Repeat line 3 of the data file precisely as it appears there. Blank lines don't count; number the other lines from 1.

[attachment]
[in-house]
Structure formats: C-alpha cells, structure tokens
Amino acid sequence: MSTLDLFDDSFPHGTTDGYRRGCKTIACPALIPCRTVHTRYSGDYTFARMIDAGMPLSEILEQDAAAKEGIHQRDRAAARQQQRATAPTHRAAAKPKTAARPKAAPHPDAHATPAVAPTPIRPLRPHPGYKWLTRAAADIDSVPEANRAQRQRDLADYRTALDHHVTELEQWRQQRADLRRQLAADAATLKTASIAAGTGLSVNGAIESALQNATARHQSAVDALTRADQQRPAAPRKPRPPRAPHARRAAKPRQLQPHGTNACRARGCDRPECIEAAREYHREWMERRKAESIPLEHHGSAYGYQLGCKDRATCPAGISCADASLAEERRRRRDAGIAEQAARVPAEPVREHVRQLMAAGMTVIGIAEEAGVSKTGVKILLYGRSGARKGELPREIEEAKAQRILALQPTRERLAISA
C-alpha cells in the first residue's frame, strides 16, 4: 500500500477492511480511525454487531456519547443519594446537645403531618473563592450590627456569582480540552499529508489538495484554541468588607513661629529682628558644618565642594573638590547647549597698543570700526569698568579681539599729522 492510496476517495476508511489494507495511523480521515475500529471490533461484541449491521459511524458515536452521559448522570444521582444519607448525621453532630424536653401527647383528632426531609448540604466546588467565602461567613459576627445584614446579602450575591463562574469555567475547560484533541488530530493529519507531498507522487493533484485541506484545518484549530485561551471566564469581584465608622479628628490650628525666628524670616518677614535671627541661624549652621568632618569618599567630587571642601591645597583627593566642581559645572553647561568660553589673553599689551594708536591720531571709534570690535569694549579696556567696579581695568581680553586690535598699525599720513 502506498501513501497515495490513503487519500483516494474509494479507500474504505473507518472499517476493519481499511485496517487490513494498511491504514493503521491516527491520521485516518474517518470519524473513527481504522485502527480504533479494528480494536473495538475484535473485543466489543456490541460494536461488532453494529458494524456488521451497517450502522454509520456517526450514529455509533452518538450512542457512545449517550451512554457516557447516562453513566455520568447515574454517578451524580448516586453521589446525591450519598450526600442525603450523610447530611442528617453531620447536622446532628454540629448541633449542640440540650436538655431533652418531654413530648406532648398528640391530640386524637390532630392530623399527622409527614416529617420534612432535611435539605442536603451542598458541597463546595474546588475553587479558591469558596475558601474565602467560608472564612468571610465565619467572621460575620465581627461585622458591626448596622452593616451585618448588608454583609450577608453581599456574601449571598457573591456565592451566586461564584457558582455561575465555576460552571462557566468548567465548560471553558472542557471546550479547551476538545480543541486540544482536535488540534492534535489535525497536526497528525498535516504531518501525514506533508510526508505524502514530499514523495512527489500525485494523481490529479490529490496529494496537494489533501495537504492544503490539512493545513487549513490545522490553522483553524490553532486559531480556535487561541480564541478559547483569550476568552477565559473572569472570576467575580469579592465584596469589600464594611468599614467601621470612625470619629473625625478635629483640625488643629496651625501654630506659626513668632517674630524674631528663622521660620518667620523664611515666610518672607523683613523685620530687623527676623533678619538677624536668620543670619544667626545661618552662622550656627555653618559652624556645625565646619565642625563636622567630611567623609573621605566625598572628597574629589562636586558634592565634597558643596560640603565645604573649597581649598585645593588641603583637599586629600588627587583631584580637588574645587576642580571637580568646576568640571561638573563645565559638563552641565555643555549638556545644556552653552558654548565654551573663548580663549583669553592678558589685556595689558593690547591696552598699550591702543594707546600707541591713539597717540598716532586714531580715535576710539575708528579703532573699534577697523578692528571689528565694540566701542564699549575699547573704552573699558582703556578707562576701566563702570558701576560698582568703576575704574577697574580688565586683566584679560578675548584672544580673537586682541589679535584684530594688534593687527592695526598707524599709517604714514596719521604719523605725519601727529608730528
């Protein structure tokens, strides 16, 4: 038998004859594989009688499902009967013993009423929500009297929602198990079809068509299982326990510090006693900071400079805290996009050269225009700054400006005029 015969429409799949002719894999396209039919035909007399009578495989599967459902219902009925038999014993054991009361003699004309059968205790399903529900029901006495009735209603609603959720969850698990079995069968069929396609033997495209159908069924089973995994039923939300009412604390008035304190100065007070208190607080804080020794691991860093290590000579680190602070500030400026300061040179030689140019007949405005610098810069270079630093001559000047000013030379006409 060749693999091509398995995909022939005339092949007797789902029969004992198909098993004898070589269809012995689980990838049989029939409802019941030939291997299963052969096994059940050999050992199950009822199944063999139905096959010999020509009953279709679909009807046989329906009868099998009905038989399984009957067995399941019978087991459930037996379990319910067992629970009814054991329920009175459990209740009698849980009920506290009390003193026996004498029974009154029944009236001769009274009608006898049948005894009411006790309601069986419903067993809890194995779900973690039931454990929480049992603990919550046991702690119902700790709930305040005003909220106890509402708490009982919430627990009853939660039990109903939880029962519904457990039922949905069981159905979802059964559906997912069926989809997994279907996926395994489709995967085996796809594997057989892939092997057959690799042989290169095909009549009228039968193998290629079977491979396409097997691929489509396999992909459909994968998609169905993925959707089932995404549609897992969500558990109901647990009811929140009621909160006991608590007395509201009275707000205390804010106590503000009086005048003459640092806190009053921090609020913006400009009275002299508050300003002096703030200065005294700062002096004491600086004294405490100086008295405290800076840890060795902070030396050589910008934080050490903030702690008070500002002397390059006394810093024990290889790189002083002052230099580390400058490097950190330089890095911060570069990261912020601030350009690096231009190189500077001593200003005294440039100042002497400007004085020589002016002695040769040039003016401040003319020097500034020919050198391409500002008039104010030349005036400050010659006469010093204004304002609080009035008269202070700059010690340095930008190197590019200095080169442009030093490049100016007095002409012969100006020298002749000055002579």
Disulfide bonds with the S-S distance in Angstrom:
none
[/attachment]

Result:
Amino acid sequence: MSTLDLFDDSFPHGTTDGYRRGCKTIACPALIPCRTVHTRYSGDYTFARMIDAGMPLSEILEQDAAAKEGIHQRDRAAARQQQRATAPTHRAAAKPKTAARPKAAPHPDAHATPAVAPTPIRPLRPHPGYKWLTRAAADIDSVPEANRAQRQRDLADYRTALDHHVTELEQWRQQRADLRRQLAADAATLKTASIAAGTGLSVNGAIESALQNATARHQSAVDALTRADQQRPAAPRKPRPPRAPHARRAAKPRQLQPHGTNACRARGCDRPECIEAAREYHREWMERRKAESIPLEHHGSAYGYQLGCKDRATCPAGISCADASLAEERRRRRDAGIAEQAARVPAEPVREHVRQLMAAGMTVIGIAEEAGVSKTGVKILLYGRSGARKGELPREIEEAKAQRILALQPTRERLAISA